If the band exists as a sentimentally regarded novelty act of one’s youth, then No Exit is the perfect artifact. In 14 songs, it hits its marks like an aging hoofer on her final tour, giving up lots of New Wave-derived melodiousness in between the speedy near-reggae (“Screaming Skin”), fake sleepy C&W (“The Dream’s Lost on Me”), and slick tunes ready to be played behind spy movie credits—take your pick of pop-style (“Nothing Is Real but the Girl”), or hard-boiled lounge (“Boom Boom in the Zoom Zoom Room”). The knock-kneed-white-girl ghetto funk of “Happy Dog (For Caggy)” and big, dumb, faux-African beats of “Dig Up the Conjo” prove that Blondie’s affection for black musical forms is just as enthusiastic but markedly less excusable than it was when “Rapture” was released—and “Rapture” was a joke, whereas these two duds are trying to be funny.

Stylistically, No Exit’s versatility makes reference not to ambient strains of current culture but to the band’s own past taste for those strains—Blondie out of the context of its history has little to say. Even its vampire song (that’s the title number, believe it or not) is a wan playground ghost story told with all the conviction of a tired camp counselor. Coolio chimes in for a much-needed breath of graveyard stench—at least he sounds like he believes in the thing.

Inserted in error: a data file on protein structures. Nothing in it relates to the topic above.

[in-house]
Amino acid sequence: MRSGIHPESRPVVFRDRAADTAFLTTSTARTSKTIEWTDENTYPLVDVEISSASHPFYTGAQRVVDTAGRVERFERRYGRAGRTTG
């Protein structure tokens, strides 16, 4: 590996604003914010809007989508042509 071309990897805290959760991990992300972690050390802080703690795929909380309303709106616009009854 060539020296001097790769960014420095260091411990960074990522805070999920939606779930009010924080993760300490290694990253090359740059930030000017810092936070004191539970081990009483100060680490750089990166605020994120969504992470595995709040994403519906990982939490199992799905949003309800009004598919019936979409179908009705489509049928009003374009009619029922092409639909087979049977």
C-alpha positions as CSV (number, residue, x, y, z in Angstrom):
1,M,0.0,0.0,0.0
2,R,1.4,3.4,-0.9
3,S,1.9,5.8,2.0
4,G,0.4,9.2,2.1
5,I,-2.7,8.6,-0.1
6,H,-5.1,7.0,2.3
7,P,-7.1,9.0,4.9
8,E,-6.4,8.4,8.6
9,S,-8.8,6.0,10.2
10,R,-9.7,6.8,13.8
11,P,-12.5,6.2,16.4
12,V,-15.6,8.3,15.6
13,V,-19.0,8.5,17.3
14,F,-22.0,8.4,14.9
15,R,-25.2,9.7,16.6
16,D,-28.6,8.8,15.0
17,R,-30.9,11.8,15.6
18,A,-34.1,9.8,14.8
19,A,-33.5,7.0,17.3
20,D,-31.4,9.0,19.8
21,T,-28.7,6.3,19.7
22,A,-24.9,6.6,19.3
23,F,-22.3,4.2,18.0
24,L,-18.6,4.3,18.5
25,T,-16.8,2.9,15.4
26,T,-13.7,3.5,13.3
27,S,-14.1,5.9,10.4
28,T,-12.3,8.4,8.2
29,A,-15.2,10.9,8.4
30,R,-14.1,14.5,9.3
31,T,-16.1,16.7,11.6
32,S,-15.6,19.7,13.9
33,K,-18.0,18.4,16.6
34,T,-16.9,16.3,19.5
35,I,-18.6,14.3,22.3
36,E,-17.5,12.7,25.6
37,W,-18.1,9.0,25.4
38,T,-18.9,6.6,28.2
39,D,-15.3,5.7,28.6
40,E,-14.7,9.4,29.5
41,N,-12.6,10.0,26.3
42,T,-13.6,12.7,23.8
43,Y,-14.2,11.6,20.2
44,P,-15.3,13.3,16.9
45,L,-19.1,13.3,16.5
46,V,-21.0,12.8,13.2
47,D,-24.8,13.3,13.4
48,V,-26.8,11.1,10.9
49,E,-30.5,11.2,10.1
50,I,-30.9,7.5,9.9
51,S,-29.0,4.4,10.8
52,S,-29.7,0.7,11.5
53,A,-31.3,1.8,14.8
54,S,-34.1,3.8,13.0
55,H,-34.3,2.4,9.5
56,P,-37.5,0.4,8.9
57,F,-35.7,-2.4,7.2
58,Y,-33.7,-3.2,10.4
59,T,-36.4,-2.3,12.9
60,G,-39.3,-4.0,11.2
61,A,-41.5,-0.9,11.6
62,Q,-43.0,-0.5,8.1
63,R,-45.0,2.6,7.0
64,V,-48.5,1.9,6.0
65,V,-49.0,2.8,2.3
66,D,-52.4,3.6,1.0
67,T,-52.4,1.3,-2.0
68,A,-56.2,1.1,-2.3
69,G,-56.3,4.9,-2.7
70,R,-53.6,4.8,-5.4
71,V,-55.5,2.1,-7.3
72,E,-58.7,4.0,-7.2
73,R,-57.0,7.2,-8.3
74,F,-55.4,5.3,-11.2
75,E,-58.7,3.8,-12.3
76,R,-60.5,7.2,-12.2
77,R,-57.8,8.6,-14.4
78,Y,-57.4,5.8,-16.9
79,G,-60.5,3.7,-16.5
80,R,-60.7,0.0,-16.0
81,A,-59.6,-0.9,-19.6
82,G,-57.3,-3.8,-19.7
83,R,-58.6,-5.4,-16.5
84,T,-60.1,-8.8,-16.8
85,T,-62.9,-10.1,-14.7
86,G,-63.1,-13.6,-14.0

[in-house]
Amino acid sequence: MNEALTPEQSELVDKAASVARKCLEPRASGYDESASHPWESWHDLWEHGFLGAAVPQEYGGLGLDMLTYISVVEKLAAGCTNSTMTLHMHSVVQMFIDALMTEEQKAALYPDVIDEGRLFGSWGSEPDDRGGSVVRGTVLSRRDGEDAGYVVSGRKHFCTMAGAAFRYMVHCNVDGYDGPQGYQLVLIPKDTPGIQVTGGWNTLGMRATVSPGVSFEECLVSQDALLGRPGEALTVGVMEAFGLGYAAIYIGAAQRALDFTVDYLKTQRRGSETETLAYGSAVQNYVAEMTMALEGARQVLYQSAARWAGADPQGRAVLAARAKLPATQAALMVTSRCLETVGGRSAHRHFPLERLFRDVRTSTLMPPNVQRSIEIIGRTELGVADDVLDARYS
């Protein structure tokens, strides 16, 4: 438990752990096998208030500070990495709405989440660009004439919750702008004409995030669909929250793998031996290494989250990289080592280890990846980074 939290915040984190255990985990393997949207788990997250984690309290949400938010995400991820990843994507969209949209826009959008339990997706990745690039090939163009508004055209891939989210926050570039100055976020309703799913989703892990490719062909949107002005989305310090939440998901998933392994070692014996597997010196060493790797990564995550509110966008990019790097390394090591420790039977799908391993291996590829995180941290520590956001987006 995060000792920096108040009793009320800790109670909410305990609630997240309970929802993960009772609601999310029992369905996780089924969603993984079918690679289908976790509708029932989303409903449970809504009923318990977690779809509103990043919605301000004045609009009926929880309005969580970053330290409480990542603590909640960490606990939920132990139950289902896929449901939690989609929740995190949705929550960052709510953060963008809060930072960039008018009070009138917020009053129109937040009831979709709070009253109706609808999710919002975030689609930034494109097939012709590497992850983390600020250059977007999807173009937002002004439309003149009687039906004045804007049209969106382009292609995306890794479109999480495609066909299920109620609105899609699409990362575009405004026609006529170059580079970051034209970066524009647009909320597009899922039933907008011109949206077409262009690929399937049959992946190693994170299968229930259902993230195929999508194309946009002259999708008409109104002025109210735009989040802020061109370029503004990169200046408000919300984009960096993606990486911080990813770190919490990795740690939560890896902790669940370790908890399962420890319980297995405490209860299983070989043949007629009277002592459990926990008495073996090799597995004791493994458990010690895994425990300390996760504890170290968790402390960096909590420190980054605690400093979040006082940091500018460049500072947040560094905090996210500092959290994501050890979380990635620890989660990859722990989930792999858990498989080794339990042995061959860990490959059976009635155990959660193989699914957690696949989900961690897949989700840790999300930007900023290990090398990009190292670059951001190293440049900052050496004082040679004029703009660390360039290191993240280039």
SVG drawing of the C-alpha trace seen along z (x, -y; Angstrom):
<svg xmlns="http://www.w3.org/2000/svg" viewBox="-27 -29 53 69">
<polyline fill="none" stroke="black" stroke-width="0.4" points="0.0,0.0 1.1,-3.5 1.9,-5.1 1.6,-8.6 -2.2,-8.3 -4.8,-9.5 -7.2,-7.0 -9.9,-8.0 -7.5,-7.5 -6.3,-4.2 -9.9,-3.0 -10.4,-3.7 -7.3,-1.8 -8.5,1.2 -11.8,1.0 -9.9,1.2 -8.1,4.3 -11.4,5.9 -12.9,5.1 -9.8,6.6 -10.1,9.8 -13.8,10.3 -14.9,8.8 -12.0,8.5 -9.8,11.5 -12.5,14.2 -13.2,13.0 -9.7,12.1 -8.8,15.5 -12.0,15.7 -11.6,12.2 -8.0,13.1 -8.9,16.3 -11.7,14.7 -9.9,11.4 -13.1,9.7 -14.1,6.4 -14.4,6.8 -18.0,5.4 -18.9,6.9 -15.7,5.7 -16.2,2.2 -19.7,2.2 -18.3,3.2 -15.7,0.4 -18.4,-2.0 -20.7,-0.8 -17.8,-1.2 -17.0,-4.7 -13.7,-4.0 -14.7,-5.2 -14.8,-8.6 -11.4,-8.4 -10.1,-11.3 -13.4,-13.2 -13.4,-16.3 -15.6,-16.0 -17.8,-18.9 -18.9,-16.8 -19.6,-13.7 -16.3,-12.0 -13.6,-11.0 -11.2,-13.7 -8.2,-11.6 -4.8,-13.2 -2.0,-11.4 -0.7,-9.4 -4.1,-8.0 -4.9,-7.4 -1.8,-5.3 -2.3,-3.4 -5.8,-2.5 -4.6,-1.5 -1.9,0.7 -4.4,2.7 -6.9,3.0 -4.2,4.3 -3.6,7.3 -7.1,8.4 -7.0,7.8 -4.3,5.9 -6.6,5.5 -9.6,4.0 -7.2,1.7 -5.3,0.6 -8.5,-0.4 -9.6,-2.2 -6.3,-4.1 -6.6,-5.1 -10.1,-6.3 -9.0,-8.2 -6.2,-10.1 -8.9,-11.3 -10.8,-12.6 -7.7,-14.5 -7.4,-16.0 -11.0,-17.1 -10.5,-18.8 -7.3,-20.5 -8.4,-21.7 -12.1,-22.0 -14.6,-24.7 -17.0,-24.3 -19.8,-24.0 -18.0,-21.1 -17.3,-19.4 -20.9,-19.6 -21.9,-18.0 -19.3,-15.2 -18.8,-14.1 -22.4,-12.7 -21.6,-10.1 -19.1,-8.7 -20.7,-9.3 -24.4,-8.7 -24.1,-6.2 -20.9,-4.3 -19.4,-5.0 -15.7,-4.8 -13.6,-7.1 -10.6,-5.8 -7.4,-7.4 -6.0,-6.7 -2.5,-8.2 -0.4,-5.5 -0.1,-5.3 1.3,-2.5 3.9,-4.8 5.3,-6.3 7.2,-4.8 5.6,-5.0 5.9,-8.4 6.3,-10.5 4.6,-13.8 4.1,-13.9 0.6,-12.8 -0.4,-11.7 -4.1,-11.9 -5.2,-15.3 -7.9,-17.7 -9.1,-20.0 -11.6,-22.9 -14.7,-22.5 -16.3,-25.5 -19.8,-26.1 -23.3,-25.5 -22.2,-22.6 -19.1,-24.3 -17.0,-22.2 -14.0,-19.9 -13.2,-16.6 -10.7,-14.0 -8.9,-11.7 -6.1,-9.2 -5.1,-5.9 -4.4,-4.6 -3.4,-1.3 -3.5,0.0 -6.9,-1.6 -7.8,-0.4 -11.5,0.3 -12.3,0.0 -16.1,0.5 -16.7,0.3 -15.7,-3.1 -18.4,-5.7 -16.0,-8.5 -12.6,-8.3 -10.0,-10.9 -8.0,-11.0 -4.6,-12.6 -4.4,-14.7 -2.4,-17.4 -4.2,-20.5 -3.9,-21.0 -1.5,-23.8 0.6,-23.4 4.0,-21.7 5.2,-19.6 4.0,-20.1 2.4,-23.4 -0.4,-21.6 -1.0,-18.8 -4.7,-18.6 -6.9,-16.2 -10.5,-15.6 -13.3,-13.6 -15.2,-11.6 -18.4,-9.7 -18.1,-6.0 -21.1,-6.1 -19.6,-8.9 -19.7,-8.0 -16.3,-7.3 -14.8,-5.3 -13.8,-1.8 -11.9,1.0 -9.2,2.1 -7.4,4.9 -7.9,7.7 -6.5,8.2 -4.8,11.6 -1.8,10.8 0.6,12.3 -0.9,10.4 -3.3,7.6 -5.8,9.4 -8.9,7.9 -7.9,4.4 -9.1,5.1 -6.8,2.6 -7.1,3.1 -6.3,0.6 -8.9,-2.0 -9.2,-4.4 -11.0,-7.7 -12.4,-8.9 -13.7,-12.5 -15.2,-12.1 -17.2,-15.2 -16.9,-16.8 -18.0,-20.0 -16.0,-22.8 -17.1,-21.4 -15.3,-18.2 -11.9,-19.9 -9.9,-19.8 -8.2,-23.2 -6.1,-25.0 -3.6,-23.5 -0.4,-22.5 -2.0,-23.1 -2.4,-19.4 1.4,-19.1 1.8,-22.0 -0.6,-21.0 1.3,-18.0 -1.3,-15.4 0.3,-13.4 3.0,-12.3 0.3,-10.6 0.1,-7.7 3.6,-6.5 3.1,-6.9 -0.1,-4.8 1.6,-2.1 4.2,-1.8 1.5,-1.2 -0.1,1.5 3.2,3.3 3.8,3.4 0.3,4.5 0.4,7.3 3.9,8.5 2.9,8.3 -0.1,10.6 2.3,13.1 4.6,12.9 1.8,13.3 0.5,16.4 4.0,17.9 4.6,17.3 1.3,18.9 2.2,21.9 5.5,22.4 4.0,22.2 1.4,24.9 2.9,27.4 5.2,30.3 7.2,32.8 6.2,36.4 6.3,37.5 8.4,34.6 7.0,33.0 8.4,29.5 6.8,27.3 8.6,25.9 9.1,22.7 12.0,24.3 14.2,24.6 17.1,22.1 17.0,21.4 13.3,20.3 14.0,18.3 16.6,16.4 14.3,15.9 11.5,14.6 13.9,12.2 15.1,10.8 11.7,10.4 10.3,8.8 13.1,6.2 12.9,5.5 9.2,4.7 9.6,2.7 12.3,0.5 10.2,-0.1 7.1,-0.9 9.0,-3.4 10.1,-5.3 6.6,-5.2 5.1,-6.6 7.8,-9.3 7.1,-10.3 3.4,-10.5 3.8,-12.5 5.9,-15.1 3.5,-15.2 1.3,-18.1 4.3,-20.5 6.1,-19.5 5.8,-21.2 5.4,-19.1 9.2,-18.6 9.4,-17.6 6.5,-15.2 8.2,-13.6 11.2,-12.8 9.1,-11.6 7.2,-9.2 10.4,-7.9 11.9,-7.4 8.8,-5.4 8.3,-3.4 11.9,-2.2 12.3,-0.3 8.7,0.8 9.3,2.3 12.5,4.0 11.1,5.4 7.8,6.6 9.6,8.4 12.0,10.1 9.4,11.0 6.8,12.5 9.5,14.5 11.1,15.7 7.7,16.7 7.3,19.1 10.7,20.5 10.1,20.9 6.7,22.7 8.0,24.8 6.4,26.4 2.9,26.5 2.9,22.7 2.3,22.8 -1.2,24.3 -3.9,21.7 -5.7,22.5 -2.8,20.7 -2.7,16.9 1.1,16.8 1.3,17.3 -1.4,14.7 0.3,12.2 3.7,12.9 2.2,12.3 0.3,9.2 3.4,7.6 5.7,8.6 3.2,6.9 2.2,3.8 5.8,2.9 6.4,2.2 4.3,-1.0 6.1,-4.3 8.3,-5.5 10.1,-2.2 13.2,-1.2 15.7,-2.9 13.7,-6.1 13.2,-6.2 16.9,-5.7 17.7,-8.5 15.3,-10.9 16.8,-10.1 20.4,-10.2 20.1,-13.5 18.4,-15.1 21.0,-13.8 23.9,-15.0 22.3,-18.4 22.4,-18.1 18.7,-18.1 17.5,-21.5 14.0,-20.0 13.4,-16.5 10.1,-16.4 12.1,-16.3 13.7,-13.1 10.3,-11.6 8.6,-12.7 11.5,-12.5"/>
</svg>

If listless execution, weak musical choices, and a cynical attitude toward one’s own classic-rock status make for a “bad” recording, that is all to the good of No Exit, assuming its target market is 35-plus and has a tear in its eye. After all, its poor musical quality only reinforces what the aging boomer generation and the ensuing posties would like to believe about their youth: that their artifacts were superior to anything that came after, and an approximation of their sound, even without resonances, is proof enough.

Whether No Exit is an expression of Blondie’s cynicism is hard to say—the band’s greatness is irrefutable, and even here it makes an infrequent, dazzling show. Forget the first single, “Maria,” whose relentless chugging rhythm and head-bopping beat argue for the kind of cynicism discomfiting in a politician; not only is it genuine New Wave the way Queen’s “Crazy Little Thing Called Love” was genuine rockabilly, but it throws a sweaty scarf to the fans with lines like “Your heart beats like a subway train.” (Subways! That’s so New York in the ’70s.) “Double Take” reminds the world of Harry’s propensity for burning her torch songs to the ground, its molten chorus as good as that of “Union City Blues,” or even “Shayla.” “Divine” also shivers and sighs, and “Under the Gun (For Jeffery Lee Pierce)” has the dumb-bunny guitar playing the melody line and a haunting use of military-style drumming. But Harry’s voice is ragged and weak, and the band pulls these moments out only sporadically.

Many of the songs sound good—”Boom Boom in the Zoom Zoom Room” is cute and doesn’t offend; “Dig Up the Conjo” is cute and does offend; “No Exit” has got a thing going even if it is a fake thing. But the value of their contribution to the musical landscape is dead zero—there’s enough fabulous and pretty great mediocre Blondie out there to hold us until the millennium, and even then the point of “Screaming Skin” will be lost on me. It is unfair to expect this band in these times to mess with your head and heart as thoroughly, as playfully, as Plastic Letters did 20 years ago. But for an outfit known chiefly for the pleasure it takes in pop indulgence to produce an album as indifferent to every charm of music, including the ones it invented—that’s just so sad.CP